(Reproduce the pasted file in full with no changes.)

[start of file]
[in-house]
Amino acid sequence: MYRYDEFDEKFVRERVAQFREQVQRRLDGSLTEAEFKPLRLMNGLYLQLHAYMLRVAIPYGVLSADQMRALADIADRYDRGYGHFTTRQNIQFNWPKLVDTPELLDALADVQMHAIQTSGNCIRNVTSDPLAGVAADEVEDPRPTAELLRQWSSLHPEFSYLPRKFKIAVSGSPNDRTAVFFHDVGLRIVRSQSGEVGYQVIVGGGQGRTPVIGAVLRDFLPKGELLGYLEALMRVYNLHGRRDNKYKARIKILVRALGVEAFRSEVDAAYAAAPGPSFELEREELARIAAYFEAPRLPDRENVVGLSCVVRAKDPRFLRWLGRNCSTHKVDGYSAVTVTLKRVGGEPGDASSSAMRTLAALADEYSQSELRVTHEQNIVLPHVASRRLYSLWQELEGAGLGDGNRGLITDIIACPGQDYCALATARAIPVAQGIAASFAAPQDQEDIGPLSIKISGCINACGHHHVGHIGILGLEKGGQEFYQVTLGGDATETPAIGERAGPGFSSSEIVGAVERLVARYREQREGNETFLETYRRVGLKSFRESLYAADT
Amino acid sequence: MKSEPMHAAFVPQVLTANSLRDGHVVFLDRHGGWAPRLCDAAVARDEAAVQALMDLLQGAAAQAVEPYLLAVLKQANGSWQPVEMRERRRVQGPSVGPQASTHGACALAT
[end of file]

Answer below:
[in-house]
Amino acid sequence: MYRYDEFDEKFVRERVAQFREQVQRRLDGSLTEAEFKPLRLMNGLYLQLHAYMLRVAIPYGVLSADQMRALADIADRYDRGYGHFTTRQNIQFNWPKLVDTPELLDALADVQMHAIQTSGNCIRNVTSDPLAGVAADEVEDPRPTAELLRQWSSLHPEFSYLPRKFKIAVSGSPNDRTAVFFHDVGLRIVRSQSGEVGYQVIVGGGQGRTPVIGAVLRDFLPKGELLGYLEALMRVYNLHGRRDNKYKARIKILVRALGVEAFRSEVDAAYAAAPGPSFELEREELARIAAYFEAPRLPDRENVVGLSCVVRAKDPRFLRWLGRNCSTHKVDGYSAVTVTLKRVGGEPGDASSSAMRTLAALADEYSQSELRVTHEQNIVLPHVASRRLYSLWQELEGAGLGDGNRGLITDIIACPGQDYCALATARAIPVAQGIAASFAAPQDQEDIGPLSIKISGCINACGHHHVGHIGILGLEKGGQEFYQVTLGGDATETPAIGERAGPGFSSSEIVGAVERLVARYREQREGNETFLETYRRVGLKSFRESLYAADT
Amino acid sequence: MKSEPMHAAFVPQVLTANSLRDGHVVFLDRHGGWAPRLCDAAVARDEAAVQALMDLLQGAAAQAVEPYLLAVLKQANGSWQPVEMRERRRVQGPSVGPQASTHGACALAT